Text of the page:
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Exemptions and Reliefs

Part of Clause 2 – in the House of Commons at 12:00 am on 3rd December 1968.

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Photo of Mr Alfred Hall-Davis Mr Alfred Hall-Davis , Morecambe and Lonsdale 12:00 am, 3rd December 1968

I find it difficult to believe the caution and addiction to the minutiae of procedures should reach the point that we have just heard from the Minister of State. We can only contrast the concern of hon. Members on this side of the Committee to keep industry operating smoothly and efficiently with the concern of the Minister to make sure that not even 1·1 per cent. should become 1·5 per cent. or 0·3 per cent., even taking his present estimate, could perhaps become 1·5 per cent. It is incredible that the hon. and learned Gentleman should have made no mention of the importance of spares and replacements arriving in this country rapidly. With industry becoming increasingly heavily capitalised, with production lines at the mercy of a small breakdown in a single stage of the production flow, it is essential that a spare or replacement part should be flown into this country over the weekend and put into operation at the shortest possible notice.

I ask the hon. and learned Gentleman—although with very little confidence, in view of his previous attitude—to do some mathematics about how many breakdowns in major plants need to be prolonged for an extra 24 or 48 hours for the national interest to be damaged far more than by the possibility of another 0·5 per cent. of imports escaping the levy.

On the same theme, I turn to his question of splitting the consignments. He said that an advantage of the £50 limit was that if one exceeded it, it imposed the expense of an additional entry, and that therefore there was a double deterrent. I believe that the deterent of sending off two or twenty packages instead of one is so great that, even if it were tried a time or two, it would be rapidly abandoned.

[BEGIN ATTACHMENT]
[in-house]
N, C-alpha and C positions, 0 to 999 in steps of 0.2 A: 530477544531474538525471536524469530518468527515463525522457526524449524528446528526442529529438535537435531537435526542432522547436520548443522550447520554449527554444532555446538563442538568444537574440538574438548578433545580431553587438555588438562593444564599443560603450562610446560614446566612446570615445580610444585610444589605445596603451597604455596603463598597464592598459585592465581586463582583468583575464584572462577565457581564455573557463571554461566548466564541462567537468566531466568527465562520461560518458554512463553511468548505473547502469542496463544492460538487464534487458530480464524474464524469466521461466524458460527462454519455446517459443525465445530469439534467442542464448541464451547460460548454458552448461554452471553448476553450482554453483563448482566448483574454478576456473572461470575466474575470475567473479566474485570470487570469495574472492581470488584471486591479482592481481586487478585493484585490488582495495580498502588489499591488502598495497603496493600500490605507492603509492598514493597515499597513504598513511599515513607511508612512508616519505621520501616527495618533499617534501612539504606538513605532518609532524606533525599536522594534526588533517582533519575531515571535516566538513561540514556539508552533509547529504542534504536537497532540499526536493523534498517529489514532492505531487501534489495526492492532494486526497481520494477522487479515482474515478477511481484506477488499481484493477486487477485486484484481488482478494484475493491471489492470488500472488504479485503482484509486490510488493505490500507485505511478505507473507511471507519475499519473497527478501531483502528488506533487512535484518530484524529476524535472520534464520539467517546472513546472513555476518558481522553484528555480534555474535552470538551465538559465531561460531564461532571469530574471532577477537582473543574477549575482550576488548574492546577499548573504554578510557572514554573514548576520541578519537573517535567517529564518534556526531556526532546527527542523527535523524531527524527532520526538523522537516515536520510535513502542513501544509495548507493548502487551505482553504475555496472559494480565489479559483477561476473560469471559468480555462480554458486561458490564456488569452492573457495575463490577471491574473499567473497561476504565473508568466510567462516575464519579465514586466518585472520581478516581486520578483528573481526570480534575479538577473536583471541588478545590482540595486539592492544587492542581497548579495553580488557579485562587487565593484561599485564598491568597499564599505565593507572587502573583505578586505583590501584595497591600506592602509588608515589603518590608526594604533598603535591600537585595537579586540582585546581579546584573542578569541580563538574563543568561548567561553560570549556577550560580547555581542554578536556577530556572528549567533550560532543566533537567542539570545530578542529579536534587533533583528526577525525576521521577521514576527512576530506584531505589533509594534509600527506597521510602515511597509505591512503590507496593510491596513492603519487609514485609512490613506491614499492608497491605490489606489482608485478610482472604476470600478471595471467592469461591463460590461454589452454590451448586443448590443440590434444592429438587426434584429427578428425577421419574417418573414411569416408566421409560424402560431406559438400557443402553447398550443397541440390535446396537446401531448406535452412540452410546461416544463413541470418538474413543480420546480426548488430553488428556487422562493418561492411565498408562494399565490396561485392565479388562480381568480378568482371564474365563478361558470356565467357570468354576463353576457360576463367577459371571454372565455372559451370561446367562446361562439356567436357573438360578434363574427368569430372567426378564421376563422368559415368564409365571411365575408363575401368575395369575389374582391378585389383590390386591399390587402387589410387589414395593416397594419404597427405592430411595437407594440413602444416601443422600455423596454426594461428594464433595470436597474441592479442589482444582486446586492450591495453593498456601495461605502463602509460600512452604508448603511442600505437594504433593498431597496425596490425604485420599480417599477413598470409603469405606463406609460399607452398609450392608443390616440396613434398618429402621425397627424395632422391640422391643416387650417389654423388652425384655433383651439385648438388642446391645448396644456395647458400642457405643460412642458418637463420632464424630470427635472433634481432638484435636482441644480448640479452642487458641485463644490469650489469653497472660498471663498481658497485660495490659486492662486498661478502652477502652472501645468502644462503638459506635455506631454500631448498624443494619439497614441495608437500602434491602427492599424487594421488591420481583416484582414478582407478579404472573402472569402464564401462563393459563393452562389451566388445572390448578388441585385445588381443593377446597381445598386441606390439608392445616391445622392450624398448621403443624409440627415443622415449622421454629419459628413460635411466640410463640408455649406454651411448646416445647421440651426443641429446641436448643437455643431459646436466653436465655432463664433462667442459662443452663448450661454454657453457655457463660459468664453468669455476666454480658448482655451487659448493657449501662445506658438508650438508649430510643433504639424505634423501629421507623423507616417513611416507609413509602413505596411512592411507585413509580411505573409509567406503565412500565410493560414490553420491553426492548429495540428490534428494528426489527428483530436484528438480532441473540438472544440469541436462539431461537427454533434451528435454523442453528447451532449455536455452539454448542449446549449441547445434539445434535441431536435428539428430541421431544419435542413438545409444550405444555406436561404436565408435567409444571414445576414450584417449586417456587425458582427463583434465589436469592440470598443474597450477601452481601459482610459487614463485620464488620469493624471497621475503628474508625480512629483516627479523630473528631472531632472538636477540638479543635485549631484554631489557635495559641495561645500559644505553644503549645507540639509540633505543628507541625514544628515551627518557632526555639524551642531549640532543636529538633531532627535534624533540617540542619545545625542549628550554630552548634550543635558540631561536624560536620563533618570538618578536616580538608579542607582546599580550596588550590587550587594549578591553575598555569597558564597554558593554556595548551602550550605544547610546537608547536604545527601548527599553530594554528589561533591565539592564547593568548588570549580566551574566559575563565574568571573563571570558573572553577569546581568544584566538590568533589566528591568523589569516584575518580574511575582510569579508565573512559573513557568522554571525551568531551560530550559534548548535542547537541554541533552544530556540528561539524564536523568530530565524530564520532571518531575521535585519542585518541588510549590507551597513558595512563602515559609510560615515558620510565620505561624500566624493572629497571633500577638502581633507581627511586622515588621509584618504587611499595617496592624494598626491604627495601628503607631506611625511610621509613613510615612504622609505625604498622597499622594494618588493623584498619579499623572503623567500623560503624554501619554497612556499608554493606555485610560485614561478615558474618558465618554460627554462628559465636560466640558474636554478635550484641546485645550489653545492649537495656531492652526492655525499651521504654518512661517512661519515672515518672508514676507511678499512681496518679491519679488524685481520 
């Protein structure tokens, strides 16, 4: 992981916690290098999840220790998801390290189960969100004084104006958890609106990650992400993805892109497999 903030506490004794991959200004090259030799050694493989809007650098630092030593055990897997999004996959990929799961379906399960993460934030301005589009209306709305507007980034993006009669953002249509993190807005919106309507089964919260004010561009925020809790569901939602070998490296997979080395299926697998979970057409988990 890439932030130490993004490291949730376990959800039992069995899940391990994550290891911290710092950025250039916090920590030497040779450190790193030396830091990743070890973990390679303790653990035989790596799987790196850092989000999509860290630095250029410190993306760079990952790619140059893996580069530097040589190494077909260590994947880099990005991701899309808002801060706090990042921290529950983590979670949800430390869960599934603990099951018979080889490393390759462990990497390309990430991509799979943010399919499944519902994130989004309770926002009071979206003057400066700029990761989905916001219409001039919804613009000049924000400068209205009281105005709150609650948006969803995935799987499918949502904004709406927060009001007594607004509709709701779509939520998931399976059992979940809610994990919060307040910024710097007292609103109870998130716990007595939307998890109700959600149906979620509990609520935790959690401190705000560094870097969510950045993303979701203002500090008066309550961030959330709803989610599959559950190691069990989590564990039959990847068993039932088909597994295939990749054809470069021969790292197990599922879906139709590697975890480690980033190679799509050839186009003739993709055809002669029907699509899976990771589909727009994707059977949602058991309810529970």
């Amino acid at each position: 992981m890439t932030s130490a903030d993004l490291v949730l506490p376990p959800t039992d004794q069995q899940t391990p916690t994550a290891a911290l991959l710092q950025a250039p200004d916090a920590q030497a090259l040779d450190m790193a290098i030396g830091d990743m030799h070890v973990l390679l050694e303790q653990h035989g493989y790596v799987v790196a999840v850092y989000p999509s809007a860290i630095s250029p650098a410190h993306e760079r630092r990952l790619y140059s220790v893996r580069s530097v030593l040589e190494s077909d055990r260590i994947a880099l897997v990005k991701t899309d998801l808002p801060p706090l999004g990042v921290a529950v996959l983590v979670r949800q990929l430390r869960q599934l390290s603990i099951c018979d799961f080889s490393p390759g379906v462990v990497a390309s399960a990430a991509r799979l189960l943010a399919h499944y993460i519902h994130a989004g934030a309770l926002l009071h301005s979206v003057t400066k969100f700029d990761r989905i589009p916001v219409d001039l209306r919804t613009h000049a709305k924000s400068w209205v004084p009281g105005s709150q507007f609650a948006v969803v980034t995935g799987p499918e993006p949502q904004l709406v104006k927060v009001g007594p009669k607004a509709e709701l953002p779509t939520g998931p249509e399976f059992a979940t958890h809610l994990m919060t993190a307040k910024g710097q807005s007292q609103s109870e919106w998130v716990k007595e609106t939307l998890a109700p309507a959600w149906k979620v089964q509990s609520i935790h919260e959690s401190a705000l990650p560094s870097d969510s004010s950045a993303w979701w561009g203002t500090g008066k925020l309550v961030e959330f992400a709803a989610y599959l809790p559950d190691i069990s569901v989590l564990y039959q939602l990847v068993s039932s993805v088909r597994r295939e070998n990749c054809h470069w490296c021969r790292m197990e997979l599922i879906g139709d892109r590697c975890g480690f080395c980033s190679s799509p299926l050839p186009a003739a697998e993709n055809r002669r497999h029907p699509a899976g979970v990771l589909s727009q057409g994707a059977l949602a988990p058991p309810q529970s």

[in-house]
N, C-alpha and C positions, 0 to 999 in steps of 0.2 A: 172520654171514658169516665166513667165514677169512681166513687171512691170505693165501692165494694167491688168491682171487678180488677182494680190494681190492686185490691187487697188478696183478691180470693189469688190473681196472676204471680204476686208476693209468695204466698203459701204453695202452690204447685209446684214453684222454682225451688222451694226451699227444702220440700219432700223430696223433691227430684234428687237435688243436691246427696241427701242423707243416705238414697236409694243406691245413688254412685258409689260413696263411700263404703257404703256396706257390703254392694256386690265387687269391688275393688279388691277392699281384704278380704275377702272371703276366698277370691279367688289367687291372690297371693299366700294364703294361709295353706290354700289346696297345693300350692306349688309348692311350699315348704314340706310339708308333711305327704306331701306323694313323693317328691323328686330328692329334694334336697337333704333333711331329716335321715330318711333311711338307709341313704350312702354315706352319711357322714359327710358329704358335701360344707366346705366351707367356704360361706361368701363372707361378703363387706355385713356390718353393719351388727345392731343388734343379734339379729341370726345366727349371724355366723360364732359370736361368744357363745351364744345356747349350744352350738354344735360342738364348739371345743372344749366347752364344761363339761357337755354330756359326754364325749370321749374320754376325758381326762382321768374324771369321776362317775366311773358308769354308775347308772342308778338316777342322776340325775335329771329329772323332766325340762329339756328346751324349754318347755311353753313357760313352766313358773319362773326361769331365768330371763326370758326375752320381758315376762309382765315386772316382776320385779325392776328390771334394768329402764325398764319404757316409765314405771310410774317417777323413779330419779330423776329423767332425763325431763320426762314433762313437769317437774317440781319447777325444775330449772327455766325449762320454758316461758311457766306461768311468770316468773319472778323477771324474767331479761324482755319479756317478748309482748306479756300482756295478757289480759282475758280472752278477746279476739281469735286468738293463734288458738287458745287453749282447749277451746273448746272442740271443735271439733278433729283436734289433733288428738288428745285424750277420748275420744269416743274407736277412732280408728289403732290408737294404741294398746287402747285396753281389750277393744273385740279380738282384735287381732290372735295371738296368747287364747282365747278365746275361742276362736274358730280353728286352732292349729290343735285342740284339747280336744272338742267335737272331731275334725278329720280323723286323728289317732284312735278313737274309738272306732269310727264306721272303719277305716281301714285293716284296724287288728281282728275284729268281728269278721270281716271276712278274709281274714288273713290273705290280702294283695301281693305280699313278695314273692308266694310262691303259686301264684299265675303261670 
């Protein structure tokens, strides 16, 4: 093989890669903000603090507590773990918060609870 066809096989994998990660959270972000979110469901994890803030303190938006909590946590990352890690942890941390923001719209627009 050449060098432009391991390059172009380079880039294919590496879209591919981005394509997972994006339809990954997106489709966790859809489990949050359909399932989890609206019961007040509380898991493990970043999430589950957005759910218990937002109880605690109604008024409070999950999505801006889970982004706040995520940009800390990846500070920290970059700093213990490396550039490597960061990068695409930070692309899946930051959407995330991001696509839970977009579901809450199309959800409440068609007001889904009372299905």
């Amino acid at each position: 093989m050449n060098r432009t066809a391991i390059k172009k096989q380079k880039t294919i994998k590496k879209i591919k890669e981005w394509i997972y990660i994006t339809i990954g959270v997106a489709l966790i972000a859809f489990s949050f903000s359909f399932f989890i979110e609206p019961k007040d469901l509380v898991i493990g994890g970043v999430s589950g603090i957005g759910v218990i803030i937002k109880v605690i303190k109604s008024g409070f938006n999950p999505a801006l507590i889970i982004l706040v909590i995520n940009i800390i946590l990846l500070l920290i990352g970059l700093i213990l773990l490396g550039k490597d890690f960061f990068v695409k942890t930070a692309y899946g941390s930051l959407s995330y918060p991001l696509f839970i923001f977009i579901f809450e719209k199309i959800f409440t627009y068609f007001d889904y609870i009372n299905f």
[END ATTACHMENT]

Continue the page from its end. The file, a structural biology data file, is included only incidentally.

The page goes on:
The Minister of State does not understand how industry works. Industry is not a grocer's shop, bundling up its products in brown paper bags and sticking a label on them. Industry is used to despatching its goods in batches of 20, 50, 1,000 or 5,000. This is particularly so if it is overseas industry, for whom we are only part of the market: they will not change their routines just to escape a levy at this sort of level.

Some bright spark might try it once or twice, but this will not make serious inroads. We have many times drawn attention to the disproportionate difficulties which the small business will suffer under the Bill. In this situation, there is an opportunity of giving some relief to the truly small operator. There is no question of its being rejected on grounds of equity, for there is no equity in this Measure, especially towards the small businesses.

We must thank the Minister of State at least for giving us the available figures. Would anyone say that the possibility of excluding 28 per cent. of the entries—and the fiddling 28 per cent.—which are going to cause the trouble, is not worth lifting the exemption on this vast sum by 0·8 per cent., and even running the risk that it might lift by another 0·2 or 0·3 per cent. because of split consignments?

If the Minister of State cannot accept the Amendment in the interests of industrial efficiency, of the firms doing the repair work, and of trying to keep the administration down to a minimum, could he not at least give himself a flexible power to vary the limit up to £100, and, if he found this leading to widespread abuse, to bring it back down to £50. At least then industry will have the satisfaction of knowing that the Government made an attempt to accommodate them. The only conclusion one can draw from the reply of the Minister of State, if he does not heed the arguments, is that not only do the Government attach overriding importance to their credit squeeze, but do so at the expense of industrial efficiency and the continuation of smooth production at major plants. That is what they may well be imperilling.